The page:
Hens go lay-crazy their first year, possibly threatening your cholesterol count, and then lay gradually fewer eggs each year. Someday, your spring chickens will be old and worn out. Since most urban poultry isn't fated for the stewpot, you may end up caring for them well past their prime laying days. Healthy hens typically live eight to ten years.

Eggs aren't the only perk, anyhow. Gardeners: Imagine a machine that tills soil, turns compost, hunts snails, eats leaf-mined chard, and spews organic fertilizer. What if it came in a cute, feathered package? The best part is, the more weeds, grass, and insects your chickens munch, the healthier they, and your eggs will be. (Recent trials by Mother Earth News showed pastured, homegrown eggs to be vastly higher in omega-3s, beta-carotene, and Vitamin E, and lower in cholesterol, than factory-farmed eggs.)

Of course, chickens also can turn your garden into a graveyard of uprooted seedlings, defoliated callas, and disappeared tomatoes. They need boundaries. Herein lies the art of urban husbandry. You need to strike a balance between security — i.e., a raccoon-proof coop — humane treatment, and protection of your garden. Maybe at your Petaluma spread you could just fling open the coop each morning and let 'em roam. It doesn't work quite that way in Oakland.

The simplest solution is a fenced run attached to the coop. This will soon become a wasteland, however, a chilling display of the garden's would-be fate. The chickens will rid the run of plant matter and dig out comfy holes in which to take their prized dust baths. For limited access to green foliage, let them out shortly before dusk so they can graze the garden awhile and make their way back to the coop on their own — yep, chickens do come home to roost. You may still want to protect vegetable beds and young seedlings. Throwing some leaves or weeds into the coop also provides fresh vegetable matter.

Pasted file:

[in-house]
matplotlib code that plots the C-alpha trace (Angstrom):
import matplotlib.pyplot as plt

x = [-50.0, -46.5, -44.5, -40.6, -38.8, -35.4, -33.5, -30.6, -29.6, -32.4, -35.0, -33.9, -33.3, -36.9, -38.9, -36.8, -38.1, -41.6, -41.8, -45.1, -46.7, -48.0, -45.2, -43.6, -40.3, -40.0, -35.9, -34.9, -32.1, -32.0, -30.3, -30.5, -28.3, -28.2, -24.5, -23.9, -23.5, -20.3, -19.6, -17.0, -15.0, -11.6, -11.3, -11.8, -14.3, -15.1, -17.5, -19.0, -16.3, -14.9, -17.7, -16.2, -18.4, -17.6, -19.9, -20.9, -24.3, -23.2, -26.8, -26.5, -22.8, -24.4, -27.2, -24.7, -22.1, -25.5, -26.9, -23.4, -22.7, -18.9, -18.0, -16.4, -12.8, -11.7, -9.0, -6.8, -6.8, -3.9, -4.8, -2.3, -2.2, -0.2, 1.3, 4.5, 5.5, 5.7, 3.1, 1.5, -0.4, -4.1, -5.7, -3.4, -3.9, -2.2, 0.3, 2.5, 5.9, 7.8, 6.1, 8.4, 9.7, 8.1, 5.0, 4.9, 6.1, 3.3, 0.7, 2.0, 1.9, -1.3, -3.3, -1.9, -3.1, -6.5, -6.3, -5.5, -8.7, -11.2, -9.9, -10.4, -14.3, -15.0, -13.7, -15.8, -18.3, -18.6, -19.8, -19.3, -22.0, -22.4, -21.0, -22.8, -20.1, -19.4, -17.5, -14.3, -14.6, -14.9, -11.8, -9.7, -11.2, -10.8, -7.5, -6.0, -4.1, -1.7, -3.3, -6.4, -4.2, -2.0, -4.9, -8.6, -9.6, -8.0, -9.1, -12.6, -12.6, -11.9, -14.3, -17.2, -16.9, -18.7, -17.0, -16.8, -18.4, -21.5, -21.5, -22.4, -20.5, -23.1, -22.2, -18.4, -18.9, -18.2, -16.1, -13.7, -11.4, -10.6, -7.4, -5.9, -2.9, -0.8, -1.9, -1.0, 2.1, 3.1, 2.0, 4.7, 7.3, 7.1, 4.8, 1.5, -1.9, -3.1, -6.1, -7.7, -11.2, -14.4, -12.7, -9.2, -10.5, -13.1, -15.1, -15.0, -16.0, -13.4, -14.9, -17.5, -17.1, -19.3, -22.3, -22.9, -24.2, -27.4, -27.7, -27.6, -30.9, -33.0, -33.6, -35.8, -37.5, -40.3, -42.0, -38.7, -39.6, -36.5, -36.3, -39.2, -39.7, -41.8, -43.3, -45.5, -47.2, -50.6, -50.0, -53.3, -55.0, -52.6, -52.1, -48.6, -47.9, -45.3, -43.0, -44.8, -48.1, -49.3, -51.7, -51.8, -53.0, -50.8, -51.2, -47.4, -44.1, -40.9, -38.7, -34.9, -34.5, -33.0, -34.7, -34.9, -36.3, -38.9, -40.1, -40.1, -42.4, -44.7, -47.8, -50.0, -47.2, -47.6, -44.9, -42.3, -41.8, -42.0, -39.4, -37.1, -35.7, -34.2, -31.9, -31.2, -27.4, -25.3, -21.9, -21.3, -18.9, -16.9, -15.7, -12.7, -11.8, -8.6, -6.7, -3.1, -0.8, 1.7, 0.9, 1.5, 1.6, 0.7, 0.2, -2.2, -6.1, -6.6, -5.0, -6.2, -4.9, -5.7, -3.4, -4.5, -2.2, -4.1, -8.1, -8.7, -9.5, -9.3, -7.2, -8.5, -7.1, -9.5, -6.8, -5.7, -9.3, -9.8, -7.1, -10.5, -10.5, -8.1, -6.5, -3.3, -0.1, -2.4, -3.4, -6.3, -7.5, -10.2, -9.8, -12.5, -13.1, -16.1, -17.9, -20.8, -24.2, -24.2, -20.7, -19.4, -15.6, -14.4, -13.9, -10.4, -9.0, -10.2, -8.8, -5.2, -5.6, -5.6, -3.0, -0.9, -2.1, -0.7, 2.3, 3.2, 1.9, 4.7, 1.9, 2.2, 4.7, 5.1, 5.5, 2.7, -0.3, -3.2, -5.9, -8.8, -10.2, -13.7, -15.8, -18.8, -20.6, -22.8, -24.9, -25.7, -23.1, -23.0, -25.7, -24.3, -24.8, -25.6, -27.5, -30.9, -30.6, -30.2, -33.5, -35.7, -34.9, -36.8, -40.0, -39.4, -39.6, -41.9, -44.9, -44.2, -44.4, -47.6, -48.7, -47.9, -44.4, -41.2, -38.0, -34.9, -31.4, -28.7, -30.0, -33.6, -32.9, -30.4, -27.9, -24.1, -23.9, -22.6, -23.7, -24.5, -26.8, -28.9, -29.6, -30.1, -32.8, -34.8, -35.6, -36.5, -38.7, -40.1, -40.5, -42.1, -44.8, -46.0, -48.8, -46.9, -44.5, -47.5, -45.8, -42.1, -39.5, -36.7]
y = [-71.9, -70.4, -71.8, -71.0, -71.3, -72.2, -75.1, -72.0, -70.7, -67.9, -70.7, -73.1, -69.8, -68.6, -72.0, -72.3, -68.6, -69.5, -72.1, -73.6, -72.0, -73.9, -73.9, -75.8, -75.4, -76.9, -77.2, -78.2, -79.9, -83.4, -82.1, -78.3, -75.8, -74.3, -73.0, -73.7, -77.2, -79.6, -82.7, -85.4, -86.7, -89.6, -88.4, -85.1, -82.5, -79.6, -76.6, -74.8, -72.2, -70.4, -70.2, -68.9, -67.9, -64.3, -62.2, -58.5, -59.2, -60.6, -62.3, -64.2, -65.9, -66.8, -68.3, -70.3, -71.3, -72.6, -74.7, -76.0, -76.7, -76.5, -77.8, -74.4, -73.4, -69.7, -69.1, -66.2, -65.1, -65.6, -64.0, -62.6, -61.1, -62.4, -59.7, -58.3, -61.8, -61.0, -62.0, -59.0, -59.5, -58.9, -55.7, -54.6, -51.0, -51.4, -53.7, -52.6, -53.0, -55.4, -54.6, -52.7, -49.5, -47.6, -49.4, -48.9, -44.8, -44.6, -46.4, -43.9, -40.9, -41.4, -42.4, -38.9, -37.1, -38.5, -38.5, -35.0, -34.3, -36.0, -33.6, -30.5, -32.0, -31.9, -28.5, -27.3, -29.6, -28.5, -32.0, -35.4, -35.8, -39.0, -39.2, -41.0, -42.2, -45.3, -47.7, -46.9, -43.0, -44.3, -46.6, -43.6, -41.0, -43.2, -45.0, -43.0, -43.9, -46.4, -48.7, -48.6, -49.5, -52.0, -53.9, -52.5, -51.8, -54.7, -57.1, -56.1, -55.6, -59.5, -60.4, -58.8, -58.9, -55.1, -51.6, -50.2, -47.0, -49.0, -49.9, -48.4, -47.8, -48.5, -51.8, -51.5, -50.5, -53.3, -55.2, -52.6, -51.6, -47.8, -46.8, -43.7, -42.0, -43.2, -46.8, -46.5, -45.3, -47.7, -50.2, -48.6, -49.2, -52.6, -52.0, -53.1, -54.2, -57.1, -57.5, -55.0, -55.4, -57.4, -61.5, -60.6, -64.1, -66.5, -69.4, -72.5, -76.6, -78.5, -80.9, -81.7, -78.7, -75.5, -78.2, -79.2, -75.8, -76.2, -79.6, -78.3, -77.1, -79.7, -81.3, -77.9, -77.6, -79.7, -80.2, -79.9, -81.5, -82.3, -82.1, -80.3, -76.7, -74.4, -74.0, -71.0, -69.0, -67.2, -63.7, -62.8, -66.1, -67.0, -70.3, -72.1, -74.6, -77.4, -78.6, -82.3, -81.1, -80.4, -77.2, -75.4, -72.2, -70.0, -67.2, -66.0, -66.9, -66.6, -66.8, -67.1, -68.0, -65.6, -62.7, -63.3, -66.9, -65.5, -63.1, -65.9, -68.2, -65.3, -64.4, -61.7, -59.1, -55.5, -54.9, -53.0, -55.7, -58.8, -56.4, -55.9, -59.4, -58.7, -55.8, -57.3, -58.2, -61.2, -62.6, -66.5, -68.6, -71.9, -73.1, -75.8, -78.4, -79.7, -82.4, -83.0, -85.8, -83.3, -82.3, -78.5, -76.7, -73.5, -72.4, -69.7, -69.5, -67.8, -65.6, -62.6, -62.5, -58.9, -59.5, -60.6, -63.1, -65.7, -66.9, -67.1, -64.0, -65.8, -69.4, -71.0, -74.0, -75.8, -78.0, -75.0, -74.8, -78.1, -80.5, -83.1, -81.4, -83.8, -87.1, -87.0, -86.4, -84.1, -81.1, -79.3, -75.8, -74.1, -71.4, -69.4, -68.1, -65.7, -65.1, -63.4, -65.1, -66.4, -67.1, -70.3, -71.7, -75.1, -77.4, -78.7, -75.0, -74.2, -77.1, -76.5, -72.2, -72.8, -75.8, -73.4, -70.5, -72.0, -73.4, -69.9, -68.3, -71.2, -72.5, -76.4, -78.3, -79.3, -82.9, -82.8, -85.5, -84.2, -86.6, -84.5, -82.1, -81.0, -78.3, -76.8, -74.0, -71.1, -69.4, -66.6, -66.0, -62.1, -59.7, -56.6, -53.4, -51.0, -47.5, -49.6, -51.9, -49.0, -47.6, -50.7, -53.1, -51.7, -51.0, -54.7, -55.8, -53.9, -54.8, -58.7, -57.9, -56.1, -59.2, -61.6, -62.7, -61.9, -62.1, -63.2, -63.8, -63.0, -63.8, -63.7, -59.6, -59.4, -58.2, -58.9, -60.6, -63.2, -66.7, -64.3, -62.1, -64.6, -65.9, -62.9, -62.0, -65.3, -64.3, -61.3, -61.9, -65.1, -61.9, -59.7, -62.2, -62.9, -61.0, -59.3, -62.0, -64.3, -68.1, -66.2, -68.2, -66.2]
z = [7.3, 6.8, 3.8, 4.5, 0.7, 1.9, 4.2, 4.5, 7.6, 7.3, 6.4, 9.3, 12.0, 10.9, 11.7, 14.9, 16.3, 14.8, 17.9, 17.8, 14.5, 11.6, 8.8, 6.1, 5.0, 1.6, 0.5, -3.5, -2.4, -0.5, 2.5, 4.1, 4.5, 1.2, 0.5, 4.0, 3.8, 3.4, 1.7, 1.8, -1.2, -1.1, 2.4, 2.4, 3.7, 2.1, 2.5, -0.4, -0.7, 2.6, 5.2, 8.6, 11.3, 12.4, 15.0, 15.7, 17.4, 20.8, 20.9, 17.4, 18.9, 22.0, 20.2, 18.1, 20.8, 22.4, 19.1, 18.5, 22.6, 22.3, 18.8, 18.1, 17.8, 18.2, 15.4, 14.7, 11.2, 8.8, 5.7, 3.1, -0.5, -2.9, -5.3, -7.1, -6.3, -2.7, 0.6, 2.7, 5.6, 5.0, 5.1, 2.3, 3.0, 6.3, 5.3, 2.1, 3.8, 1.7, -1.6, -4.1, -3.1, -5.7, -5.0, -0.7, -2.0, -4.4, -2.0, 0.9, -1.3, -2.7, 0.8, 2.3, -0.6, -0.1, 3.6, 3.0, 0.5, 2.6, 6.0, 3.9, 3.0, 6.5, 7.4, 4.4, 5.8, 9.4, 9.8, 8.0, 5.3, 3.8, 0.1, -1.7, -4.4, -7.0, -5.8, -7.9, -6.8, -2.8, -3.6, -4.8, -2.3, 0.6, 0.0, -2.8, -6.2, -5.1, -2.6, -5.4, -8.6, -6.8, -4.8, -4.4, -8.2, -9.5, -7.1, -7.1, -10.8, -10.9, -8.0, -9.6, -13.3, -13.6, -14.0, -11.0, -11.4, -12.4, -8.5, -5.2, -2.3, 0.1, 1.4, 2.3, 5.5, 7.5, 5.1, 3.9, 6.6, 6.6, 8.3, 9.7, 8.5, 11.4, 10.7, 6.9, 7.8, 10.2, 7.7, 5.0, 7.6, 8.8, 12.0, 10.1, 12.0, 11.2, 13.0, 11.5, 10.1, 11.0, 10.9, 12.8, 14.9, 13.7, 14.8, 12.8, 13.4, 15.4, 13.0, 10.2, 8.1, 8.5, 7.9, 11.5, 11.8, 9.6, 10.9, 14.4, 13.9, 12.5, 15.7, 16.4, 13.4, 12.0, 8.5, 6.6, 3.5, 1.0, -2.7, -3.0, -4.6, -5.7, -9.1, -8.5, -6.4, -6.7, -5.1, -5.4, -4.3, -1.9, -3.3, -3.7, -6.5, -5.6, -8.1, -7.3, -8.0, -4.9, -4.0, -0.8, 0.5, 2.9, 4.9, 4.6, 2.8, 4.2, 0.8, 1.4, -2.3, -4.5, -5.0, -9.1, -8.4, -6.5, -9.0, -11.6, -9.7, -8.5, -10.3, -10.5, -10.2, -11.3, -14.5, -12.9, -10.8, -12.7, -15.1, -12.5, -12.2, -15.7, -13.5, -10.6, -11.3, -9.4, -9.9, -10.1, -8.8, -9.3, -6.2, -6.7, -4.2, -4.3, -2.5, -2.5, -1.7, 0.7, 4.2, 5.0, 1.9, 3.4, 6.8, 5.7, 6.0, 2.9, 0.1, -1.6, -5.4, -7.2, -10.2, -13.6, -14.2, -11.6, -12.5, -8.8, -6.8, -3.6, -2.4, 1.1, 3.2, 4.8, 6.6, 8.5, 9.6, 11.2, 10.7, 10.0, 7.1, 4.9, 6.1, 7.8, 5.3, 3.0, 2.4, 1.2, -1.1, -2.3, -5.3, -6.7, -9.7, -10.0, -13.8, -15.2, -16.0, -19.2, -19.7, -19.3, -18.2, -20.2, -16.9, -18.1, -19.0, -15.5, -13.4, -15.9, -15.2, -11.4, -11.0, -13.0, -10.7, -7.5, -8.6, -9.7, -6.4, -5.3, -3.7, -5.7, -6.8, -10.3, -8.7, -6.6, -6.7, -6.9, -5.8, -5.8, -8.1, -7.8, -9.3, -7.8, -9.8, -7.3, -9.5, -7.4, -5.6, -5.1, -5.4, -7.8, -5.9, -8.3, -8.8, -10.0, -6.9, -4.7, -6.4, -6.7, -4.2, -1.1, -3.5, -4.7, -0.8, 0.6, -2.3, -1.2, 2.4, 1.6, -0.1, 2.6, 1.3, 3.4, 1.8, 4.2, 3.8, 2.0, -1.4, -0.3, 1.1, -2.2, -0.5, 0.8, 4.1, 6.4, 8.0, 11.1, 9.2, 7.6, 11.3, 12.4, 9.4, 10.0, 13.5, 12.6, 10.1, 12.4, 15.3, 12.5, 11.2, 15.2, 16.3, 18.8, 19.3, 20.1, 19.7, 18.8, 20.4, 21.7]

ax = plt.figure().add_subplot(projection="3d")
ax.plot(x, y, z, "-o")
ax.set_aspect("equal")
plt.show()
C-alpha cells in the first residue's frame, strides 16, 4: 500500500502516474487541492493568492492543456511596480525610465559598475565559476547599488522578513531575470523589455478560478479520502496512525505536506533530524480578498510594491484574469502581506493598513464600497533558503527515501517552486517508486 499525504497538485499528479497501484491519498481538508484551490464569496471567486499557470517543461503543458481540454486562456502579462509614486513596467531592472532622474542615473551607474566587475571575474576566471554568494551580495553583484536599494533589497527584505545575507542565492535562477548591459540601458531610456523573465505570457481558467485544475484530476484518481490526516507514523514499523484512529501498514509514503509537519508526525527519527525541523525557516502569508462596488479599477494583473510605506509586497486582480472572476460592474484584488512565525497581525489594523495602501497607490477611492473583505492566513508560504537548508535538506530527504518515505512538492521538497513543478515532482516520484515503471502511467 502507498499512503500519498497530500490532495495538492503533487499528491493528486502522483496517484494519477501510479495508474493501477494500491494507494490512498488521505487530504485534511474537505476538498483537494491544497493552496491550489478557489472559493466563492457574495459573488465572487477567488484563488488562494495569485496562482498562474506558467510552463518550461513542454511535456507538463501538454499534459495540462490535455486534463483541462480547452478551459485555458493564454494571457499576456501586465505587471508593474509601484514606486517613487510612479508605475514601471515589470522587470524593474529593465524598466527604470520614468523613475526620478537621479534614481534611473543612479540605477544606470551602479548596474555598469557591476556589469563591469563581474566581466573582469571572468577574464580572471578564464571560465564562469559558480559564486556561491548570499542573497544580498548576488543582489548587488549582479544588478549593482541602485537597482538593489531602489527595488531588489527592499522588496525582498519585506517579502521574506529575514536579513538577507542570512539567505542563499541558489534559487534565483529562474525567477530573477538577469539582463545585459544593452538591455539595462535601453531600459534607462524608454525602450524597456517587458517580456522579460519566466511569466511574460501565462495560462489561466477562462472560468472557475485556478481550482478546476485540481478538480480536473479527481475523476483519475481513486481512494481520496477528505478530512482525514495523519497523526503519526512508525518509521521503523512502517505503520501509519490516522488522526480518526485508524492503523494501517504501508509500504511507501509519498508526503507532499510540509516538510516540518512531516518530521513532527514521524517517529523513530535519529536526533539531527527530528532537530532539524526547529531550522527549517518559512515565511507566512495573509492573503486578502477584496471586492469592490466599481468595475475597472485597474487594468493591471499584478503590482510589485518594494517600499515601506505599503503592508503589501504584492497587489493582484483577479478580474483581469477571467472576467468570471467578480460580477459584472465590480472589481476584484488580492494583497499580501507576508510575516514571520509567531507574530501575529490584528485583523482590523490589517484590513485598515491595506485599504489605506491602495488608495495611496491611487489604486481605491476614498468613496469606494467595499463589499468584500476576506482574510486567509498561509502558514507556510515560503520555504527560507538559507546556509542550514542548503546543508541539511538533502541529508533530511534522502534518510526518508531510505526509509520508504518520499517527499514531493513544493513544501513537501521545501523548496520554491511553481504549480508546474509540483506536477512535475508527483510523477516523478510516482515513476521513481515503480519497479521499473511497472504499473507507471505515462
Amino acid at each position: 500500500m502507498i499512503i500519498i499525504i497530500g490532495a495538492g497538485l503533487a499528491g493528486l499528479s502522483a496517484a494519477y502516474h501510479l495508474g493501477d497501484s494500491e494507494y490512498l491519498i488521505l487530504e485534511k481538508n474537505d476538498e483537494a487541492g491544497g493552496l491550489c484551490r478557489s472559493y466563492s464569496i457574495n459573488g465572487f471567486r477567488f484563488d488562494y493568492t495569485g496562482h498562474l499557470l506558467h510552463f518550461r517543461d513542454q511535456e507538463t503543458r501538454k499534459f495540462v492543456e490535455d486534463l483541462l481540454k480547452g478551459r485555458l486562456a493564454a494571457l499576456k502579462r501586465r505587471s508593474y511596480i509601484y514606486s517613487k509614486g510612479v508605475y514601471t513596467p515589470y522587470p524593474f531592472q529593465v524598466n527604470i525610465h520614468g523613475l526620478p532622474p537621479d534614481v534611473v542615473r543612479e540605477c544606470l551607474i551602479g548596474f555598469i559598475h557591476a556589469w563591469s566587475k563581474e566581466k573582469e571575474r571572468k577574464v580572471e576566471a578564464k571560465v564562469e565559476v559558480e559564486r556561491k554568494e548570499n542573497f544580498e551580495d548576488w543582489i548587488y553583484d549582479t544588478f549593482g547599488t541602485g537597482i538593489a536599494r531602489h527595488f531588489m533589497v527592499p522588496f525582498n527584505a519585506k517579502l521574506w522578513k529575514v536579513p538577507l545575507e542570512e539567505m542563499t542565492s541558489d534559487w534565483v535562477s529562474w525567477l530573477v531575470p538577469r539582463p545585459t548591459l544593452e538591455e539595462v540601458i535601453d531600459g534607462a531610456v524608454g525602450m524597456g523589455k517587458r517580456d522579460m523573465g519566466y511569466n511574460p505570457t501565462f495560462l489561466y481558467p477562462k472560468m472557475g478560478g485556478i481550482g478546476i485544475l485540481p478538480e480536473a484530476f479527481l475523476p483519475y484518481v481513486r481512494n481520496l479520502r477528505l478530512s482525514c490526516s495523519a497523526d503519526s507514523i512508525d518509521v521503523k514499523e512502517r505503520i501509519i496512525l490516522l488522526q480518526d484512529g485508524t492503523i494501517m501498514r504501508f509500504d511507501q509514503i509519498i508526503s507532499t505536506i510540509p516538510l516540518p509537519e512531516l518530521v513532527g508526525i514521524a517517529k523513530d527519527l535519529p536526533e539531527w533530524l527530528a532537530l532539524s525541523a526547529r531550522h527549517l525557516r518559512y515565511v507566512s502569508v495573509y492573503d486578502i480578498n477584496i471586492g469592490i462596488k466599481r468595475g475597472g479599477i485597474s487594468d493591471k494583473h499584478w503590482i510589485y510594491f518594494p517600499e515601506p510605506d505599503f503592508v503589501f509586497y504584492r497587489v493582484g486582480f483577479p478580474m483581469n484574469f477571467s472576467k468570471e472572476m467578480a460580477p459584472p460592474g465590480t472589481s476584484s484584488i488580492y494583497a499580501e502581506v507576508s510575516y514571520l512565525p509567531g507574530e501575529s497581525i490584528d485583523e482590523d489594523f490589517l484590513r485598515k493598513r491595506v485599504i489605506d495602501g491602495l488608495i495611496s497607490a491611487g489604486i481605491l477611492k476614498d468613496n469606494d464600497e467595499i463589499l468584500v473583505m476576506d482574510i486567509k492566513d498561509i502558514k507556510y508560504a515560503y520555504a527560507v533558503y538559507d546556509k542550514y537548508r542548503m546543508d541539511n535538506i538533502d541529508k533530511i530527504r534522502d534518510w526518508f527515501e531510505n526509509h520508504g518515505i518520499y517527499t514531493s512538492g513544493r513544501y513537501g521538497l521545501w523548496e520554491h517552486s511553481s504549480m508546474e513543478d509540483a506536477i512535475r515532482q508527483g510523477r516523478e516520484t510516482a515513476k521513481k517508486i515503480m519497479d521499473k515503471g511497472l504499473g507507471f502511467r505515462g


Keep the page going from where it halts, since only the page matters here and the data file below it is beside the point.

Definitely let your chickens clean up your vegetable beds at the end of the season. Give them a patch of buggy, spent vegetables and tired soil, and they'll scratch and peck and bok contentedly until only freshly turned earth remains. No grubs, no weed seeds. They'll provide the fertilizer — and dig it in at no extra charge.

While backyard chickens bring delights, there's also some unpleasantness to be dealt with. There will be manure, which will stink, and if it isn't promptly exiled there will also be flies. If the coop has any potential entry points, grain-robbing rodents will visit. That said, basic maintenance will keep any grossness at bay. (See sidebar, "Tips for Chicks.")

Ready for your chickens? Better start with chicks. But be aware that bringing these little cotton balls into your life is a bit stressful. Most chicks for sale are but a day old and need newborn care. Fortunately, they are only chicks for a second, so this level of commitment won't last long. Their vulnerable fluff quickly disappears, and in six weeks or so, they'll be feathered up and ready for coop life.

Amid the morning clucking, skirmishes over worms, and never-ending attempts to fly the coop, you might breeze right past the fact that you're raising your own food. But one day, when the coop is quiet and the hens have laid, you'll find yourself in a stupefied daze, just thinking about where those eggs really came from.

Tips for Chicks
Pointers for the fledgling urban chicken farmer.